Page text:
The visits of Abraham to Egypt in Genesis Ch. 12 and to the Philistines in Ch. 20 are notable first for their similarities and then for their differences. The stories begin the same way. Abraham arrives with his beautiful wife Sarah and presents her as his sister. Immediately, the border guards confiscate the woman and bring her to the king (Pharaoh in Egypt, Abimelech among the Philistines) as a trophy. Then God punishes the king until he is forced to relinquish the woman.
What are the points of distinction between the two stories?
1) Pharaoh’s punishments are delivered by an angel, whereas Abimelech receives a prophecy directly from God telling him to free the woman. That prophecy takes the form of a dialogue in which the king declares to God that he would never have taken her had he known that she was married.
2) Pharaoh’s punishments are described as ‘great plagues’, indicating that they were visible. Abimelech was punished by the wombs of his womenfolk being barren, something that takes place internally.
3) Abraham did not bother explaining himself to Pharaoh after the ruse was discovered, but when Abimelech confronted him, he took the trouble to parse his own calculations and motivations.
4) Abraham leaves Egypt entirely behind but he develops a comfortable working relationship with the Philistines and even signs a peace treaty that is valid for four generations.
The conclusion seems clear. Pharaoh was running an evil society but Abimelech was leading a decent society. Prophecy is not possible for evil Pharaoh but is quite appropriate for Abimelech, a basically nice person. Abimelech can tell God truthfully that he would not ordinarily behave in that fashion.
Being a nice person running a decent society, Abimelech is entitled to an explanation from Abraham. Pharaoh is a lowlife who is not deserving of such consideration. Eventually, Abraham can come to terms with Abimelech sufficient to the formation of a diplomatic relationship encoded in treaty. Such concord is impossible with a Pharaoh.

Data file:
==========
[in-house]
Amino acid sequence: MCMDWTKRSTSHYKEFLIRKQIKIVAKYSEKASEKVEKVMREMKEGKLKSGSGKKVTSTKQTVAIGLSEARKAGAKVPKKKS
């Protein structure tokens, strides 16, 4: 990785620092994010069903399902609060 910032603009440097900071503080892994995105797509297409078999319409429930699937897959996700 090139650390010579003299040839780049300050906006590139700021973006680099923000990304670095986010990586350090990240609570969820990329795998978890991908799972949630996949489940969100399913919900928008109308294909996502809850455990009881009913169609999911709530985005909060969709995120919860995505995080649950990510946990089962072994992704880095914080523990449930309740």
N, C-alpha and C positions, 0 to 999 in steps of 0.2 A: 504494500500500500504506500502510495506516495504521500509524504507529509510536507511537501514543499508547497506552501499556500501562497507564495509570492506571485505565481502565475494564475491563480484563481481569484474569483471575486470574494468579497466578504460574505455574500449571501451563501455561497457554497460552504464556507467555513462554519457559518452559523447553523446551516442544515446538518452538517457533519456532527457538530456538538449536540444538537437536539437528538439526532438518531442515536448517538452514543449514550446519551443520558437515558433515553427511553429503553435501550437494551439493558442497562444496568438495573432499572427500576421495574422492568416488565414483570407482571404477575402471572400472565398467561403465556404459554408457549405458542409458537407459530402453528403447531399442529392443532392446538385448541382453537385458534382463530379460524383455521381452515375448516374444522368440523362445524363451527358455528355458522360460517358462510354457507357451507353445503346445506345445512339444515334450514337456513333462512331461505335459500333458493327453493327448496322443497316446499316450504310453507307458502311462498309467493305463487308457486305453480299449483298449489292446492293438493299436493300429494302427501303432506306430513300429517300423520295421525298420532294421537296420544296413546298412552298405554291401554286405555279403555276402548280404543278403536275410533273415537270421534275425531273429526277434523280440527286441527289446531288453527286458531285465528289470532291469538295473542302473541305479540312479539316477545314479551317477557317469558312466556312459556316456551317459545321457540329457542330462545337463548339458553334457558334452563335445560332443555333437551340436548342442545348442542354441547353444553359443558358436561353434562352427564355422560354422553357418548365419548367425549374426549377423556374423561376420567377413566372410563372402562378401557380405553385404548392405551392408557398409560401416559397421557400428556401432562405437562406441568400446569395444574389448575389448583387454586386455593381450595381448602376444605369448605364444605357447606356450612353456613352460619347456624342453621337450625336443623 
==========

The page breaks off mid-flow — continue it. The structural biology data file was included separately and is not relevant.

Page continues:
Consequently, the plagues visited upon Pharaoh are public and conspicuous. His society is openly corrupt and the punishment fits the crime. Abimelech, however, has an outwardly civil society, with some subtle internal flaw. Its retribution is delivered in ways that do not present themselves to the casual observer. The flaw is deep; the reproof is beneath the surface, as well.
What, then, is this shortcoming that prevents the Philistine society from being a truly virtuous one? Abraham answers that himself when he says (Genesis 20:11): “Because I said [to myself] that there just is not the fear of the Lord in this place, and they might kill me over the matter of my wife.”
There it is: civil society without fear of God. For all that it is vastly superior to the Egyptian model of grab-now-ask-later, Abraham argues that it still is fatally flawed because it has no ultimate limiting force. The Philistines have arrived at the strong sociological conclusion that their lives will be better if they treat each other with civility and respect each other’s property rights. But they do it because it works, not because it’s right. At some point, that will break down. Maybe a million dollars, maybe ten million; there is a point at which the person will make the grab and forget the principles. Abraham did not want to test their resolve with his wife, the world-class beauty.
In our final installment, we will apply these lessons to the latter-day Philistines of Samuel’s day.